In 1974 he hit .311, and .338 with runners in scoring position. After this, his career was then cut short by shoulder and knee injuries. A 1975 injury forced him to miss the entire 1976 season. In the spring of 1977, Blomberg appeared ready to make the team again, but another injury, from running into the outfield wall, forced him to miss another year. "I had four knee and two shoulder injuries," he said. Still, I gave 120 percent. I lived in Riverdale, and when I was injured, people came up to me and waved to me and hugged me."[4][5]

Out in 1977, he was granted free agency at the end of the season.

Chicago White Sox (1978)

He played his final game for the White Sox on October 1, 1978.

First Designated Hitter

Blomberg's place in baseball history is assured, as he has the distinction of being the first major leaguer to play a game as a designated hitter. On April 6, 1973 at Fenway Park, he was walked by Red Sox pitcher Luis Tiant in his first plate appearance of the game.


Blomberg was inducted into the National Jewish Sports Hall of Fame in 2004.[6]

Managing career

Blomberg is managing the Bet Shemesh Blue Sox in the 2007 inaugural season of the Israel Baseball League.[1] He skippered his team to a league-leading 29-12 (.707) regular season won-lost record, as well as to the IBL Championship. This was Blomberg's first crack at managing, after passing up the Yankee's request that he manage in their minor system.[7]


Blomberg is a Yankee scout in the Atlanta area.


In April 2006, Blomberg's biography, Designated Hebrew: the Ron Blomberg Story[8] was released by Sports Publishing. It was co-written by Dan Schlossberg, the author of over 30 baseball books, including The Baseball Catalog, and host of the syndicated radio show, BallTalk. The book discusses Blomberg's life leading up to his major league career, his playing days as a Yankee, and his Jewish heritage.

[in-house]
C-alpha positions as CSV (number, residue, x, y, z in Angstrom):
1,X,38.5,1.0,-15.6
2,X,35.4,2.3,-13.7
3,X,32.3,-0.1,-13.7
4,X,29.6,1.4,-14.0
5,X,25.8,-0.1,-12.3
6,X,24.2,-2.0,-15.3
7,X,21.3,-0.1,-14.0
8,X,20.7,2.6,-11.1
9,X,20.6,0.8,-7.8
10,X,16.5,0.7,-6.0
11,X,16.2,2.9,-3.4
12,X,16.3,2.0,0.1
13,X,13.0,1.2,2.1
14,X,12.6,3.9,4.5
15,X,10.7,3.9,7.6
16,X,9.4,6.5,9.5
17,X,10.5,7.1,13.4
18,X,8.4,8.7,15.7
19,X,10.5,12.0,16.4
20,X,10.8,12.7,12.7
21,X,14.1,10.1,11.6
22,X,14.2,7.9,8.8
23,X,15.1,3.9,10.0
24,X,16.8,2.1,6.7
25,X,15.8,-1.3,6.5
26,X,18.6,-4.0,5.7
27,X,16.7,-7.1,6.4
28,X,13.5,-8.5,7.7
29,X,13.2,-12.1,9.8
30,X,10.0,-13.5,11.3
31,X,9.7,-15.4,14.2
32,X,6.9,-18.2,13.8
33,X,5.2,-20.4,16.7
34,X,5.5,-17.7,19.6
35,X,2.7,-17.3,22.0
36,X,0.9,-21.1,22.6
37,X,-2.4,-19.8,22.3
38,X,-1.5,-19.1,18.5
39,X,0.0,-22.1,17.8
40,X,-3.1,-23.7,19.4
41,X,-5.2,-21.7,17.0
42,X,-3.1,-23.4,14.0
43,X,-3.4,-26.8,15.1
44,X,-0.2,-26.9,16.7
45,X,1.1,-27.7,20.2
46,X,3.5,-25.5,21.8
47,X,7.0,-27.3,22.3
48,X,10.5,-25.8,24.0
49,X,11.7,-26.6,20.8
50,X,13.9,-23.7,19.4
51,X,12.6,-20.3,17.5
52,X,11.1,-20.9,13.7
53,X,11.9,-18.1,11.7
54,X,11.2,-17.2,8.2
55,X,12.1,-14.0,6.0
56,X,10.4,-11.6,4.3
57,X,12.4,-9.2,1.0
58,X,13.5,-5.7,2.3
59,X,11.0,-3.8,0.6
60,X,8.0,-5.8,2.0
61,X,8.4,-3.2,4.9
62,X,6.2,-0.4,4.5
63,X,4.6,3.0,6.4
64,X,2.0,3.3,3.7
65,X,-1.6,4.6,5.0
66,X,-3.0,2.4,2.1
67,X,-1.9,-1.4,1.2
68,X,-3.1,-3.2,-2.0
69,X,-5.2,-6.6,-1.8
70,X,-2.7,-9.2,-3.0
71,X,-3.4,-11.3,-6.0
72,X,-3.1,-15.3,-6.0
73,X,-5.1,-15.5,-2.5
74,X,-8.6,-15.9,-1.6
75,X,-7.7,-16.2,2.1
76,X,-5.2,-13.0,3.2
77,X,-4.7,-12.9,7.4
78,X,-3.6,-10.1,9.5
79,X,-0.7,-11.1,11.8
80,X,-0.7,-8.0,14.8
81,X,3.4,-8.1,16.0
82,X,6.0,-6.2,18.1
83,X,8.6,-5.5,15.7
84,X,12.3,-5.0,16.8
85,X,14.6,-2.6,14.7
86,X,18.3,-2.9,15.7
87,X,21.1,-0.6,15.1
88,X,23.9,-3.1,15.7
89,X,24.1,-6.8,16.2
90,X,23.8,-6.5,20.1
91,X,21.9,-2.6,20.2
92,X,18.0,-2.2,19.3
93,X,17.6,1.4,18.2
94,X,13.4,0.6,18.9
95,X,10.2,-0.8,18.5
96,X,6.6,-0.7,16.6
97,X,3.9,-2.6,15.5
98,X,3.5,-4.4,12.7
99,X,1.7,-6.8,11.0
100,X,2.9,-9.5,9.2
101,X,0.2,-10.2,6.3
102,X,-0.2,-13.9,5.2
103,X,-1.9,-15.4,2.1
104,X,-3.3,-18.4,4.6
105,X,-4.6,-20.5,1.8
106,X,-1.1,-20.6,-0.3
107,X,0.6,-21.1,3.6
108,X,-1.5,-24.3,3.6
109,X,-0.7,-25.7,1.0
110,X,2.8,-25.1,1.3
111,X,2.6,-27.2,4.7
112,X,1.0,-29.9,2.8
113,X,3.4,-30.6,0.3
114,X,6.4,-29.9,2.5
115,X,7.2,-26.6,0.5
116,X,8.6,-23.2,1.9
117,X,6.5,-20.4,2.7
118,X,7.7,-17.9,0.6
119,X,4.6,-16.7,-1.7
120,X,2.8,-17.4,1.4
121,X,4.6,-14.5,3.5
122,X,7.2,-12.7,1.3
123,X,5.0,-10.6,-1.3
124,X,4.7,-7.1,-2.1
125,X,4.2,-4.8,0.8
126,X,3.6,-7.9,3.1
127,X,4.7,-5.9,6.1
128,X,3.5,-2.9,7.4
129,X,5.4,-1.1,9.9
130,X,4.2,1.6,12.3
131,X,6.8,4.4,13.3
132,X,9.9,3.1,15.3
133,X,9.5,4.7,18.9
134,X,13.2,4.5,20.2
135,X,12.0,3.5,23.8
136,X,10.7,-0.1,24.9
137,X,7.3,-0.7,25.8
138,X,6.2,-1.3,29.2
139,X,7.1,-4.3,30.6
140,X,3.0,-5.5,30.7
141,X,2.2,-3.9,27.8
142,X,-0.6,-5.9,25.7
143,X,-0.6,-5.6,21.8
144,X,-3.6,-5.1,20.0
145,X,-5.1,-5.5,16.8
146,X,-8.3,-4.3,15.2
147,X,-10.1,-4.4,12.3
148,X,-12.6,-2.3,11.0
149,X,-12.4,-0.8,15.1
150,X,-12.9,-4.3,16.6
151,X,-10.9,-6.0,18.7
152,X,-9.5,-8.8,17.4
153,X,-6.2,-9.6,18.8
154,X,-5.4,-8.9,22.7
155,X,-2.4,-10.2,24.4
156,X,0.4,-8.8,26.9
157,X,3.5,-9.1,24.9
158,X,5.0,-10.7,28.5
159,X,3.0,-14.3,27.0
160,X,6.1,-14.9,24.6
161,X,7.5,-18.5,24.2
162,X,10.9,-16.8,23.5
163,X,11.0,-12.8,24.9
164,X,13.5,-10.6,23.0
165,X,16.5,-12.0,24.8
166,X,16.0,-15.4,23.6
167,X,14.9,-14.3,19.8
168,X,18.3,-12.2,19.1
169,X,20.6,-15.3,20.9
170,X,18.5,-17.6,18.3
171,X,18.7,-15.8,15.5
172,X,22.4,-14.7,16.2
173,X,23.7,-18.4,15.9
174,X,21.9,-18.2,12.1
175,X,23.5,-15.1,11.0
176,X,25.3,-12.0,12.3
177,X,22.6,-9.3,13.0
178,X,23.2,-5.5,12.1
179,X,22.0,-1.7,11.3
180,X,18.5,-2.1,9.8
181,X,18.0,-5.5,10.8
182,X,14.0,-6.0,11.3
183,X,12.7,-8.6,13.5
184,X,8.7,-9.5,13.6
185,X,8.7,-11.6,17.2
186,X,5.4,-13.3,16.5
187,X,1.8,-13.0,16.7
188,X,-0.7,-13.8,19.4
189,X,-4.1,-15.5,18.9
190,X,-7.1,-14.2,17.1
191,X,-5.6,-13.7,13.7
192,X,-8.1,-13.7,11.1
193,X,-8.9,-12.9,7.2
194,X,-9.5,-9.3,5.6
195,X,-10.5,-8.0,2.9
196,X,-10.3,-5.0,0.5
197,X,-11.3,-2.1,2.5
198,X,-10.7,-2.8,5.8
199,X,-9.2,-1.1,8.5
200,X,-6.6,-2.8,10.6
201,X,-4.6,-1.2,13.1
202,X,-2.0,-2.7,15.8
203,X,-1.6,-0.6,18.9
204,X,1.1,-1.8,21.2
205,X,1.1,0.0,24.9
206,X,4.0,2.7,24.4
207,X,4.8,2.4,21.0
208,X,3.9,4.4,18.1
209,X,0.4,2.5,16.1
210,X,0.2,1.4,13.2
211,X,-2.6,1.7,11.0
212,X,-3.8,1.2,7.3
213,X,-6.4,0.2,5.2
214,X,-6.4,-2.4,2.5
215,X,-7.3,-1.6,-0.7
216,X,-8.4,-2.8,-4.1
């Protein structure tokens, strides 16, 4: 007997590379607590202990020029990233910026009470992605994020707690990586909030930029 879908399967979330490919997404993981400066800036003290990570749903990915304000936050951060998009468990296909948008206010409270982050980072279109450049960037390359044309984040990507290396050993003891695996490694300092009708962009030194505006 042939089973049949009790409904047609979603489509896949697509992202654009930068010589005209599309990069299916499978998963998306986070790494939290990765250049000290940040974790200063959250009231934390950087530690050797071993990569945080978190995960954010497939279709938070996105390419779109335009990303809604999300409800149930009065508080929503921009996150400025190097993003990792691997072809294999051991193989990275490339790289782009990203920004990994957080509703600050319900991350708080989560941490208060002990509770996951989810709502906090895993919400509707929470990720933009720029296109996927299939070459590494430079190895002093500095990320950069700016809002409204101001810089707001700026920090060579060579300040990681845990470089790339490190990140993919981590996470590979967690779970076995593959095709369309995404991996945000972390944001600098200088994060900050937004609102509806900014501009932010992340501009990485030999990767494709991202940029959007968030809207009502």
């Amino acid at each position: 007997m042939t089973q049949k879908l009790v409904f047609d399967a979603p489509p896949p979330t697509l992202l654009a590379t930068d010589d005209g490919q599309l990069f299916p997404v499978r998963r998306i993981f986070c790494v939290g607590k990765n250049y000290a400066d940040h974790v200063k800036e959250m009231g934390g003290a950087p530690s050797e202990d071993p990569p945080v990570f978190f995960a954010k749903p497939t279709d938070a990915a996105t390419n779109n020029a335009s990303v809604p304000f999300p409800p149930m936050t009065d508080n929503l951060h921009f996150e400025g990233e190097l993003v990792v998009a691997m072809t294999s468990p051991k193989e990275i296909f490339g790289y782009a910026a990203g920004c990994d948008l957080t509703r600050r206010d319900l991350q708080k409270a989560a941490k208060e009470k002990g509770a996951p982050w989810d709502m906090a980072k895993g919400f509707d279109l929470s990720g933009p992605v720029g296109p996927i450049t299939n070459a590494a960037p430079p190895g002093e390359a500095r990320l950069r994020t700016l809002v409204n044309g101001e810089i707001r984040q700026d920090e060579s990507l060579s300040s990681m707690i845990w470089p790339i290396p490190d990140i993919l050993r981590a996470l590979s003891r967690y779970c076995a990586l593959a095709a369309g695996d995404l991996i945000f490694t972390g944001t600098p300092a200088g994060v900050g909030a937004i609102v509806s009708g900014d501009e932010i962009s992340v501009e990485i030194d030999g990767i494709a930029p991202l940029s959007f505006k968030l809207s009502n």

As of December 2006 it is in its fourth printing.[9]

Another book, a cookbook, is also in the works.

Summer camp

Blomberg has been running a summer baseball camp for kids at the New Jersey Y Camps since 2006.


  • He was the nation's and the Yankees' first draft pick in 1967. A powerful left-handed hitter, and terrible fielder, on Opening Day, 1973, he became baseball's first designated hitter. Blomberg commented: "I've been a DH all my life: Designated Hebrew." He has just published an autobiography, Designated Hebrew, which he is promoting.[10]


  • Accused of being a Designated Hypochondriac, the perennial prospect spent years sidelined with a variety of muscle injuries.
  • Even when he was healthy, he was seldom permitted to face left-handed pitching.
  • He had more walks than strikeouts in his career.
  • He wore number 12 as the first ever designated hitter, a uniform number that has also been worn with the Yankees by Gil McDougald, Wade Boggs, Roger Clemens (briefly in 1999, before deciding it was bad luck, and Billy Martin (as a rookie).
  • Blomberg twice was voted the most popular person in New York, edging out Joe Namath, the pride of the Jets.[11]
  • Blomberg's name is pronounced "Bloomberg," like Michael Bloomberg, the NYC mayor.

See also


External links

Preceded by:
Steve Chilcott
First overall pick in the MLB Entry Draft
Succeeded by:
Tim Foli

Template:MLB Number One Draft Picks